By Kimberly Vetter
Advocate staff writer
September 05, 2012
Mayor-President Kip Holden and his main rival in the race for mayor this year, Metro Councilman Mike Walker, took turns on Tuesday announcing that Baton Rouge will be receiving a three-year, $1.5 million federal grant to run a nationally acclaimed anti-violence program.
Shortly after Walker sent an email out Tuesday to Metro Council members and a reporter saying that Sen. David Vitter’s office had advised him the Baton Rouge Area Violence Elimination Project, or BRAVE, grant was approved, Holden issued a statement through an aide confirming the city-parish will be receiving the funds.
“We were notified that we will receive funding by the Justice Department last Wednesday when we were working along with our law enforcement partners to stand our city and parish up against Hurricane Isaac,” Holden said in the statement.
He said he planned to announce the grant award at a news conference Wednesday that will include District Attorney Hillar Moore III, Baton Rouge Police Chief Dewayne White and Sheriff Sid Gautreaux.
“We will have a press conference tomorrow with the team that actually did the work on the BRAVE project to talk about our steps going forward,” Holden said Tuesday. “When you see the team that is working together tomorrow, it will be very clear who worked successfully to get the grant for BRAVE, and it was certainly not Mike Walker.”
Walker, who has focused his campaign on crime prevention and control, said he is not trying to take credit for the grant approval but believes the letters he asked Louisiana’s congressional delegation to write in support of BRAVE helped.
“Thank them, not me,” Walker said of the delegation, which submitted letters of support to the Justice Department. “I don’t want the credit, I just want the money.”
In April, Holden and Walker sparred over initial funding for BRAVE.
Walker placed an item on the Metro Council agenda to appropriate $150,000 from a council-controlled discretionary account to launch BRAVE, while John Carpenter, the mayor’s then-chief administrative officer, said Holden was planning to allocate $250,000 to the same anti-violence program.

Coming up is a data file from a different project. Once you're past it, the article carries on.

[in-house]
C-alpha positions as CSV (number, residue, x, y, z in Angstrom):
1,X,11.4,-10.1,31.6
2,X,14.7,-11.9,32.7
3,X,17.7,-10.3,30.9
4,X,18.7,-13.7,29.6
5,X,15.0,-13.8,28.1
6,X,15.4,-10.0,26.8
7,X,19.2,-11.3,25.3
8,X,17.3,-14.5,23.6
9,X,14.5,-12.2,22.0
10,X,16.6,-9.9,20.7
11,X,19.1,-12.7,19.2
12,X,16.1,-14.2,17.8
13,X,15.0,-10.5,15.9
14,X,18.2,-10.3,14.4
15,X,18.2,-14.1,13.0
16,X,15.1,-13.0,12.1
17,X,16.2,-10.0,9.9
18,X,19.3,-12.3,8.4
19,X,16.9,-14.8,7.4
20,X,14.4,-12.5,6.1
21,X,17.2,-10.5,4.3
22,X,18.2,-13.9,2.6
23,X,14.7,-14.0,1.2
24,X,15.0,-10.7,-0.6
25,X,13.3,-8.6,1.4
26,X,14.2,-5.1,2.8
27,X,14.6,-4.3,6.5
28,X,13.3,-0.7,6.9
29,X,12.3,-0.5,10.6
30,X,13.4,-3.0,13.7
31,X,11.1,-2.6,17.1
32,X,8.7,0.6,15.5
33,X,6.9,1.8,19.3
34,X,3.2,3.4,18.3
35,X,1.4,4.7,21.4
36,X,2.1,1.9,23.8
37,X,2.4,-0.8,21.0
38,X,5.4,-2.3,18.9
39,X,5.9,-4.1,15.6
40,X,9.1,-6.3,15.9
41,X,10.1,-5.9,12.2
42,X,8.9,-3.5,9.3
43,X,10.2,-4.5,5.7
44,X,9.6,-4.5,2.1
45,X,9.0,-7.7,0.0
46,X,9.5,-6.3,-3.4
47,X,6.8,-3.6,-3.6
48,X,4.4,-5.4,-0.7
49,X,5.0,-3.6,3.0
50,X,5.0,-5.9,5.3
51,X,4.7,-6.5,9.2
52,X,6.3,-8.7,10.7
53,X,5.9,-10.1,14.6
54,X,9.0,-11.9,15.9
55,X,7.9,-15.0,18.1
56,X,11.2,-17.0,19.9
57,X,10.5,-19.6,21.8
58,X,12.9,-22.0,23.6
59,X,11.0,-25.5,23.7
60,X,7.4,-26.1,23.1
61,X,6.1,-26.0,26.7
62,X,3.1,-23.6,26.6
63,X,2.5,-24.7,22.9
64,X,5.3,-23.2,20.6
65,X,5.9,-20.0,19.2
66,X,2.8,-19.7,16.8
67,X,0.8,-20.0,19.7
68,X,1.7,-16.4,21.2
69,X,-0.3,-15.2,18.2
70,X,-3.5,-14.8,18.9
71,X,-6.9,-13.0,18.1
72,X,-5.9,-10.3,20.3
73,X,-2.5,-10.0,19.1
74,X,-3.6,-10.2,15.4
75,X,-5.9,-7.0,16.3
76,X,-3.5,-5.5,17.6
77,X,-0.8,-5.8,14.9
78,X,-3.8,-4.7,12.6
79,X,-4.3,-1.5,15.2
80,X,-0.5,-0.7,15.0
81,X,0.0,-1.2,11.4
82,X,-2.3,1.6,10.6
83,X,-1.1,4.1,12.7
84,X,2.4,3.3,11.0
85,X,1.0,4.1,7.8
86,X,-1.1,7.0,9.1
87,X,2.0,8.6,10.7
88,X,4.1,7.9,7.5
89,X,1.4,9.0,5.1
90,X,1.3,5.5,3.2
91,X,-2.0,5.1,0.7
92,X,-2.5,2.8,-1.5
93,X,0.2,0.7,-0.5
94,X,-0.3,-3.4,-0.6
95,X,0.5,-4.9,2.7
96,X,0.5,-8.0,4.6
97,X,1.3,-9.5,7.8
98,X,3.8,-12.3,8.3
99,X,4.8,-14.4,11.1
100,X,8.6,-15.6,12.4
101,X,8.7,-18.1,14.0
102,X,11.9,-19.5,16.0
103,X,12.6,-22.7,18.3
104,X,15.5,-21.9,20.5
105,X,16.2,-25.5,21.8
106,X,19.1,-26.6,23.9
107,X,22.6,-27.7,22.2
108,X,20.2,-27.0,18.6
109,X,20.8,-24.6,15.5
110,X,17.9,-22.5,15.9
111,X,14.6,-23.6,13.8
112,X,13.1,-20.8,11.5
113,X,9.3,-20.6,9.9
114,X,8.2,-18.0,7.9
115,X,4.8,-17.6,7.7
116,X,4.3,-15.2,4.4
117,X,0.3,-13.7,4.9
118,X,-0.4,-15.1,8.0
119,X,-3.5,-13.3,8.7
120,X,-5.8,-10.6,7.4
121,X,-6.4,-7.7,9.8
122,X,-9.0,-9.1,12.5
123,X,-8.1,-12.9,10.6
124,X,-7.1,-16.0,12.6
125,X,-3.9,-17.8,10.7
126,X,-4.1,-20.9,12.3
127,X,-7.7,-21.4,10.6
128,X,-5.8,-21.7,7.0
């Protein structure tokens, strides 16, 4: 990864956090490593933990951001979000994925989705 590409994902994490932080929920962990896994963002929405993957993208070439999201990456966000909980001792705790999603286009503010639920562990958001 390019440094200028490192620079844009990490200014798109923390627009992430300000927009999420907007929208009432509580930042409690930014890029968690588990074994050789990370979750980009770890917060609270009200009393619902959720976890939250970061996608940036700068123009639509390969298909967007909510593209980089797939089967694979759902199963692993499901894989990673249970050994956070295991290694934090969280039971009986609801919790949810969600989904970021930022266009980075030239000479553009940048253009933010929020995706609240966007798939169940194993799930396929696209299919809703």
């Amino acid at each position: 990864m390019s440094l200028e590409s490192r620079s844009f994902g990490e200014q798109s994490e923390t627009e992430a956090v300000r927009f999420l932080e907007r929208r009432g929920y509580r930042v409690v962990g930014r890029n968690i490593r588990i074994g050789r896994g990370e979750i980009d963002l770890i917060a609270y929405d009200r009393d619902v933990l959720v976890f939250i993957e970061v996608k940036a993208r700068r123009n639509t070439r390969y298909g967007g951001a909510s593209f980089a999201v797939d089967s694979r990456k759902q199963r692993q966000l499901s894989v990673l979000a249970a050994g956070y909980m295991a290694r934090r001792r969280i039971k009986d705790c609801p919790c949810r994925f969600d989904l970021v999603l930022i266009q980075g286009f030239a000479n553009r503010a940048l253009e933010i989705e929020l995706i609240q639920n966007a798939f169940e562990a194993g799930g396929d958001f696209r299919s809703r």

Carpenter instead asked the council to use the discretionary fund dollars for a lobbyist contract, as had been originally proposed in the mayor’s budget for 2012. The council rejected Carpenter’s request and unanimously agreed to fund BRAVE with its own money.
The goal of BRAVE, Holden has said at previous news conferences, is to target violent offenders as well as drug offenders in the city’s 70805 ZIP code. That area — bordered by Airline Highway to the north and the east, Choctaw Drive to the south and the Mississippi River to the west — accounts for 13 percent of the city’s population but traditionally 30 percent of its homicides.
BRAVE will implement the same group violence reduction strategies that have been successfully used by Operation Ceasefire programs in cities such as Boston and Los Angeles, Holden said at the conferences.
The premise behind Operation Ceasefire, according to program literature, is that crime can be dramatically reduced when law enforcement, residents and social service providers engage with the street groups and gangs to communicate three messages:
- Any future violence will be met with clear, predictable and certain consequences.
- A moral message against violence by the right community representatives.
- An offer of help for those who want it.
Holden has said the $1.5 million grant will go toward violent crime research and data analysis, caseworkers and support staff.
Moore has said the grant is integral to funding the research aspect of BRAVE, but that the city-parish would move forward with the project regardless. He said LSU would not be able to sustain its research efforts without the extra funds, and the analysis would not be as effective.
Moore said Tuesday that he “is excited to hear about the news that we received the BRAVE grant” and hopes to provide more information about the project at Wednesday’s news conference.
White said the grant “gives us the resources to implement the BRAVE playbook,” which identifies the city’s worst offenders and either locks them up or gives them a chance to be rehabilitated.
“This grant, no doubt, will turn the tide of violence in East Baton Rouge Parish,” the chief said. “The people of this community will see violent crimes drastically reduced.”
Gautreaux said the grant will force law enforcement and city-parish leaders to “put up or shut up.”
“It’s going to take time,” he said. “Change isn’t going to happen over night.”